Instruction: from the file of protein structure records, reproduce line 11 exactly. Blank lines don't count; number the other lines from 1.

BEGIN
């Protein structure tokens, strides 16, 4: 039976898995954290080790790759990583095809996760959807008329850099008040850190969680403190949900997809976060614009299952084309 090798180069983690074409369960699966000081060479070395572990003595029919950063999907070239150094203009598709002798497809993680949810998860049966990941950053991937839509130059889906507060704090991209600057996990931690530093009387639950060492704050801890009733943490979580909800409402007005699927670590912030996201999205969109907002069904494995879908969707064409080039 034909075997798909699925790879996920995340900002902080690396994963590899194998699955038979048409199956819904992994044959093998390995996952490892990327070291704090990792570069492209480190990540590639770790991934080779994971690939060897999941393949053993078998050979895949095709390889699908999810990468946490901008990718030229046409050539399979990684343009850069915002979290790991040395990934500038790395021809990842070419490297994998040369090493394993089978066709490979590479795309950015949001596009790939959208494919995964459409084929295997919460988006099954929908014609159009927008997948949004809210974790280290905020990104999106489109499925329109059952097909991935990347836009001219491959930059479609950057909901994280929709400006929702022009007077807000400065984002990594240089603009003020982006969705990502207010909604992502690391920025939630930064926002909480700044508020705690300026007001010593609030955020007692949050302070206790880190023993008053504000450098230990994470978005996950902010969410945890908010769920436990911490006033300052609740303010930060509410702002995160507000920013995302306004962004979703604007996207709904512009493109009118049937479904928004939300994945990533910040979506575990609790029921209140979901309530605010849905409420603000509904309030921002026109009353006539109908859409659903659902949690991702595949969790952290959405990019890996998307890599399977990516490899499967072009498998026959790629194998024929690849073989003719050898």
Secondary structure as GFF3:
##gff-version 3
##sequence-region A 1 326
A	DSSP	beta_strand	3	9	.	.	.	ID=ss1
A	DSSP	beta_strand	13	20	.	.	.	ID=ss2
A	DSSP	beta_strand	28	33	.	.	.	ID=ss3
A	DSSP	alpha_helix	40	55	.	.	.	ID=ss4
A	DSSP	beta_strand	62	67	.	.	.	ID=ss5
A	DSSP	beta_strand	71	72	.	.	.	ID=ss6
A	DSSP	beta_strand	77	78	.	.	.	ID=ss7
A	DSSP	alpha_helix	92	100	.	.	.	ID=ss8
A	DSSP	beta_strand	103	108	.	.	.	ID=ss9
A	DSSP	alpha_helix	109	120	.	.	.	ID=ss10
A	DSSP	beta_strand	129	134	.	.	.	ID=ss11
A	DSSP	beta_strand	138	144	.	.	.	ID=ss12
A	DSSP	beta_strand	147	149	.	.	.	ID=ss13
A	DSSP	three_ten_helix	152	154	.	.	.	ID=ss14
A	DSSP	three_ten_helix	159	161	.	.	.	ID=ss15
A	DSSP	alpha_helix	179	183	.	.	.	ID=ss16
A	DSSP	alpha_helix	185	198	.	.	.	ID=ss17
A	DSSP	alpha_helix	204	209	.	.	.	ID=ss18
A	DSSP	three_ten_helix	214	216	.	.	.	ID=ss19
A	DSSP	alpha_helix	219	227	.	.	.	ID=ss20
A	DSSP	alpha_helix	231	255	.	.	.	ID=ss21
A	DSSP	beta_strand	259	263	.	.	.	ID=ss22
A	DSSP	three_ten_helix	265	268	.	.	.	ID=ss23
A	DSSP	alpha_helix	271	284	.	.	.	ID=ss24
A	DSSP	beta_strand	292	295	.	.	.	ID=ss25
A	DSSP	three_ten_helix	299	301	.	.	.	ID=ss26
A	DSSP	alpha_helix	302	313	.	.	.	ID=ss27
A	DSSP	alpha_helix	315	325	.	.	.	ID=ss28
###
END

A	DSSP	beta_strand	77	78	.	.	.	ID=ss7